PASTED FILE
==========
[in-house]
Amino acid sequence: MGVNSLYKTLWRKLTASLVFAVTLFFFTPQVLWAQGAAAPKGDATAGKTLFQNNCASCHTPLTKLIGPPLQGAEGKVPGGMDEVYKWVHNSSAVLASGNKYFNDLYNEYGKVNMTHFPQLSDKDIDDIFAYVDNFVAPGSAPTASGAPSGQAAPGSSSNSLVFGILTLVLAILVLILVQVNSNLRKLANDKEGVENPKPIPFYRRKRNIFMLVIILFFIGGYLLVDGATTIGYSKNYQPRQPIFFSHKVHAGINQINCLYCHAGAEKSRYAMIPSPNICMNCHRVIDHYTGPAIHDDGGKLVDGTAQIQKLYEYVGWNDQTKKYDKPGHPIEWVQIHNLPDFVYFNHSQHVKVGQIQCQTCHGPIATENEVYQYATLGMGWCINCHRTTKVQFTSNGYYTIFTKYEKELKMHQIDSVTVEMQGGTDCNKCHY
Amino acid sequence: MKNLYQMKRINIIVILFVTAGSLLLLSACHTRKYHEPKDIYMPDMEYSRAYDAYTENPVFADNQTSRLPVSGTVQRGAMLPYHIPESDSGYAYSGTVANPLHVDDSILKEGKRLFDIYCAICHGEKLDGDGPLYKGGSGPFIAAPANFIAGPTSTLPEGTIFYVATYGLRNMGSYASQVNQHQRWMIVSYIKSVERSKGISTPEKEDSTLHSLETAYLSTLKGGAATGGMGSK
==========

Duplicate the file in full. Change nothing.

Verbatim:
[in-house]
Amino acid sequence: MGVNSLYKTLWRKLTASLVFAVTLFFFTPQVLWAQGAAAPKGDATAGKTLFQNNCASCHTPLTKLIGPPLQGAEGKVPGGMDEVYKWVHNSSAVLASGNKYFNDLYNEYGKVNMTHFPQLSDKDIDDIFAYVDNFVAPGSAPTASGAPSGQAAPGSSSNSLVFGILTLVLAILVLILVQVNSNLRKLANDKEGVENPKPIPFYRRKRNIFMLVIILFFIGGYLLVDGATTIGYSKNYQPRQPIFFSHKVHAGINQINCLYCHAGAEKSRYAMIPSPNICMNCHRVIDHYTGPAIHDDGGKLVDGTAQIQKLYEYVGWNDQTKKYDKPGHPIEWVQIHNLPDFVYFNHSQHVKVGQIQCQTCHGPIATENEVYQYATLGMGWCINCHRTTKVQFTSNGYYTIFTKYEKELKMHQIDSVTVEMQGGTDCNKCHY
Amino acid sequence: MKNLYQMKRINIIVILFVTAGSLLLLSACHTRKYHEPKDIYMPDMEYSRAYDAYTENPVFADNQTSRLPVSGTVQRGAMLPYHIPESDSGYAYSGTVANPLHVDDSILKEGKRLFDIYCAICHGEKLDGDGPLYKGGSGPFIAAPANFIAGPTSTLPEGTIFYVATYGLRNMGSYASQVNQHQRWMIVSYIKSVERSKGISTPEKEDSTLHSLETAYLSTLKGGAATGGMGSK